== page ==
Do’s and Don’ts When Visiting A Buddhist Temple Anywhere In The World


It’s no secret that I am a Buddhist.  Not a super devout one (I’m sure my mother is cringing as she reads this), but I grew up as a Buddhist and my parents taught me the basics. One of my goals as a mother is to pass on the Buddhist basics to M.

Yes, we realize it is hot in South East Asia.  However, you are on holy grounds when visiting a Buddhist temple and you really ought to pay attention to the Do’s and Don’ts. If not, don’t be surprised when a Buddhist like me comes up to you to tell you how inappropriate you are dressed and/or behaving.

I’ll admit the heat thing is a killer, but there are rules and I abide by them whether I am in a Mosque, a Church or a Buddhist temple.  I would expect this very same thing from M  as well during our travels.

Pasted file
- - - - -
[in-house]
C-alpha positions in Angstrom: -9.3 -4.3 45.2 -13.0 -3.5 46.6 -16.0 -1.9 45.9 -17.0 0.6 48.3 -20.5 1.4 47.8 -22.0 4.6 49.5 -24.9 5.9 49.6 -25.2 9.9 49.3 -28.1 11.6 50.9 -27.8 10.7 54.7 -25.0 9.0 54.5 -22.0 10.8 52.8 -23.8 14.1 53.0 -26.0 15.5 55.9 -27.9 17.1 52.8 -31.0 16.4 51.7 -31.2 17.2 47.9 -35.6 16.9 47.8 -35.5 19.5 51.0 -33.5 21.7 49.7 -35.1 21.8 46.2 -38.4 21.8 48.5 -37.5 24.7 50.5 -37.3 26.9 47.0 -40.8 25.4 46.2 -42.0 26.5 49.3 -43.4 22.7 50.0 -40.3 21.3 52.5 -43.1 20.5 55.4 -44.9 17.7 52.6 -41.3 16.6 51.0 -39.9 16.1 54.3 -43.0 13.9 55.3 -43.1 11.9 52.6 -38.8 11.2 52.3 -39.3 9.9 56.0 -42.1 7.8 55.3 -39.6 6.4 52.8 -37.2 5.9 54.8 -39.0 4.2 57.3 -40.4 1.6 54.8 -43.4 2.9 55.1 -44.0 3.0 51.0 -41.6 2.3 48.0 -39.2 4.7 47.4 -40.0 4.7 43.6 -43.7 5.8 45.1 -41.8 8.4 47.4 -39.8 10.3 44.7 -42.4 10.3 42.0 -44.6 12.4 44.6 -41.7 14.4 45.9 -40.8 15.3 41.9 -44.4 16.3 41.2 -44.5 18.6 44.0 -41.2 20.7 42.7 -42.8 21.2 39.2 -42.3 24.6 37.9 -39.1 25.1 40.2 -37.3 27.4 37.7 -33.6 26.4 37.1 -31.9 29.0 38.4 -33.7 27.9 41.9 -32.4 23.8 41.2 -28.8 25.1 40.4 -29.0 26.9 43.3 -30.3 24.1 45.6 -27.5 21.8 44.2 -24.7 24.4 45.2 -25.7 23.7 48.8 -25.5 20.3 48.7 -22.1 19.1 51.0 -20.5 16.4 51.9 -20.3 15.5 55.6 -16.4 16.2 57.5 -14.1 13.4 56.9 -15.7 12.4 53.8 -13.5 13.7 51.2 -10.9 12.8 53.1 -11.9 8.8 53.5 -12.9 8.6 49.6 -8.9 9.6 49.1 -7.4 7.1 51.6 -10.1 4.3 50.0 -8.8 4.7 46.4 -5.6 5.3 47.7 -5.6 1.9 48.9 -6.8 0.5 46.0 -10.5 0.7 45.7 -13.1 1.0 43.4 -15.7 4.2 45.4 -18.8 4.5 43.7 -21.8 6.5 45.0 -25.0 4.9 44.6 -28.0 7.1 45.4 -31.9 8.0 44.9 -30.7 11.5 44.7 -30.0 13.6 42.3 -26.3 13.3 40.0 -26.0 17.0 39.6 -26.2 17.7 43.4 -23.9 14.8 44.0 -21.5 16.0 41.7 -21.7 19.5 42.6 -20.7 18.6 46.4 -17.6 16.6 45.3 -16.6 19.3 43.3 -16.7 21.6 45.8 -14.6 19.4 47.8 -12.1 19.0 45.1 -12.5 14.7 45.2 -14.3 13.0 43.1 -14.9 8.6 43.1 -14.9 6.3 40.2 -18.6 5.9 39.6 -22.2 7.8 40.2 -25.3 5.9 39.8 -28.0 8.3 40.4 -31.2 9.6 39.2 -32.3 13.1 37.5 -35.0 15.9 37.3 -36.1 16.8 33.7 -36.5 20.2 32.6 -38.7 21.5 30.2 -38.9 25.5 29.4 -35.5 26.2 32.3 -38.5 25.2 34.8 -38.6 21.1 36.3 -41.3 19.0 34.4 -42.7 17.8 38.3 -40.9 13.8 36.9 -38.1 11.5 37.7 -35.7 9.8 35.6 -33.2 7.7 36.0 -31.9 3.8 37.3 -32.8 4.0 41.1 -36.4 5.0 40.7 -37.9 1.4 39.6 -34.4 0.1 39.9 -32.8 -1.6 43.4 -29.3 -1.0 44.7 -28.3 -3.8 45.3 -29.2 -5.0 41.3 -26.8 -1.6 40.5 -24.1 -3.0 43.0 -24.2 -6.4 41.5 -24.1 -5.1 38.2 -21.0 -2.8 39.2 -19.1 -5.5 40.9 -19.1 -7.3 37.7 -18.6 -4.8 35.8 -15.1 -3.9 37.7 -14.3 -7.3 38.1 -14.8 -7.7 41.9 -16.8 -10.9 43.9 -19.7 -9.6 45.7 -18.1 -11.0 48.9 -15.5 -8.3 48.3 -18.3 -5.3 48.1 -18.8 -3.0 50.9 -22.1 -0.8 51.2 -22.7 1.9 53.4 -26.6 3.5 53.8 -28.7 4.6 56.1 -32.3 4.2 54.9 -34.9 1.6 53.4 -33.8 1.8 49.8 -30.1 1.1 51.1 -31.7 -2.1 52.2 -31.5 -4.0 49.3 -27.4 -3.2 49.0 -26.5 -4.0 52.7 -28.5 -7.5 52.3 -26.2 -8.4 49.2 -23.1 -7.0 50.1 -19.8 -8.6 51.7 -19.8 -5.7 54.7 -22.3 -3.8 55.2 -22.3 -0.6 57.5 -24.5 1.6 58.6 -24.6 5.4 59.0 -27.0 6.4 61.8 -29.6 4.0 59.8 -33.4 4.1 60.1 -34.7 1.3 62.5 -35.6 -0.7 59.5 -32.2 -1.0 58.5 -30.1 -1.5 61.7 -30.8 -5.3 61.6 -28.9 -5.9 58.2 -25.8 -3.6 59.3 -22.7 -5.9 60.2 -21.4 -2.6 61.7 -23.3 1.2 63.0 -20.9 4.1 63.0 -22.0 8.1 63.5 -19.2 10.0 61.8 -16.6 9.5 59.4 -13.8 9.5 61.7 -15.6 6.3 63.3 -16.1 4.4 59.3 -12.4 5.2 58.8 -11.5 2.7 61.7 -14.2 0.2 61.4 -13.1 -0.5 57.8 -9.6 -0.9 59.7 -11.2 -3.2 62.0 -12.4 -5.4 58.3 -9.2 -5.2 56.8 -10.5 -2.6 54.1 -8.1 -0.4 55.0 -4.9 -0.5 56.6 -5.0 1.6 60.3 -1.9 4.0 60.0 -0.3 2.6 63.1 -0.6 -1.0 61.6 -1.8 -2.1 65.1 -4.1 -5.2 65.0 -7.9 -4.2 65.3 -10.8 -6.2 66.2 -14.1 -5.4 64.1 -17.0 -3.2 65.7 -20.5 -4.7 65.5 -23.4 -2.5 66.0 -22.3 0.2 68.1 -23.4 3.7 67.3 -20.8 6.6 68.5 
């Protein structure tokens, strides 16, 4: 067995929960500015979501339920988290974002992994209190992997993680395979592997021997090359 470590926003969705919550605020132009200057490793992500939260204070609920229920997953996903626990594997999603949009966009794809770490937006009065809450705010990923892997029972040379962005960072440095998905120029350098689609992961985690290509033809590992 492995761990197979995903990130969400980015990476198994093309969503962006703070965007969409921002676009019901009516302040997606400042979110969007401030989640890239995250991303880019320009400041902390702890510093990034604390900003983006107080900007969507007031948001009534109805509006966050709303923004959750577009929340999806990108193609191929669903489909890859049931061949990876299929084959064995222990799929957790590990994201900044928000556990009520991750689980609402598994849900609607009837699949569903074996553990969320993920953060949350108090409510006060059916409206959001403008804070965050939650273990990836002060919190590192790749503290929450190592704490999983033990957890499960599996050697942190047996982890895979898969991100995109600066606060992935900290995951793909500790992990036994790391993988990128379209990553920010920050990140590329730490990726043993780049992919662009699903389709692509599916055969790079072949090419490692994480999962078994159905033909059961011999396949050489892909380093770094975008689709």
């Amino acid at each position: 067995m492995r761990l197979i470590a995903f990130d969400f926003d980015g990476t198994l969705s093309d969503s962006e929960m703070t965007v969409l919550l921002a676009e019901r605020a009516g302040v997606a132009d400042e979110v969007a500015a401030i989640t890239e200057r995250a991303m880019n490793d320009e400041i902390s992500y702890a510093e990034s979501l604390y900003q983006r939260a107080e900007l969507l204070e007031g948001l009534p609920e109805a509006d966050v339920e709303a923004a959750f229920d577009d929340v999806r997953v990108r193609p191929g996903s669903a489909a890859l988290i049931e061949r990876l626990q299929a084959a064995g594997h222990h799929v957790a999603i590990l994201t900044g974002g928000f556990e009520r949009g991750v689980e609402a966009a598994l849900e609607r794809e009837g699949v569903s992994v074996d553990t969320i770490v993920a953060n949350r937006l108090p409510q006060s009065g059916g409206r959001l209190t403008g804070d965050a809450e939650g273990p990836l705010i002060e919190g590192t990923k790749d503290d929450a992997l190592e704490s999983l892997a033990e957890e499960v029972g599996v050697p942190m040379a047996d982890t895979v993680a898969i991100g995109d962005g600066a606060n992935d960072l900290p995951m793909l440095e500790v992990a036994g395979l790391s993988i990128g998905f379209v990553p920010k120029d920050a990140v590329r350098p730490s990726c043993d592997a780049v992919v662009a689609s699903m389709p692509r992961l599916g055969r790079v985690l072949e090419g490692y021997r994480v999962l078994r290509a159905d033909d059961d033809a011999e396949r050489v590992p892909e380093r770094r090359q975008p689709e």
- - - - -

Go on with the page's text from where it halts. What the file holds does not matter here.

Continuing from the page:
• Bow your head and pay respect to the temple and the Buddha statues.
  • Take off your shoes in or around the temple grounds.  Make this an easier process for yourself by wearing slip-on shoes.   If you are wearing tennis shoes and complaining about having to take off your shoes often- well whose fault is that really, eh?
  • Do not point at Buddha statues, Monks, Nuns and/or elders with your feet (well anything for that matter).  You will go to hell.  Okay, maybe not right away, but you get my point.
  • Cover yourself ladies.  We don’t need to see your boobs and your legs hanging out all over on the temple grounds where there are honorable Monks, Nuns and elders.  A t-shirt with sleeves could easily fix this problem.  Stop whining and do it.  It is the right thing to do or don’t go to a temple.
  • Always bring a wrap or a large scarf to cover yourself.  But, please, do use it and COVER yourself.
  • Do not wear shorts. You should be covered down at least below your knees.
  • Keep your head below Buddha statues, images, honorable Monks and Nuns.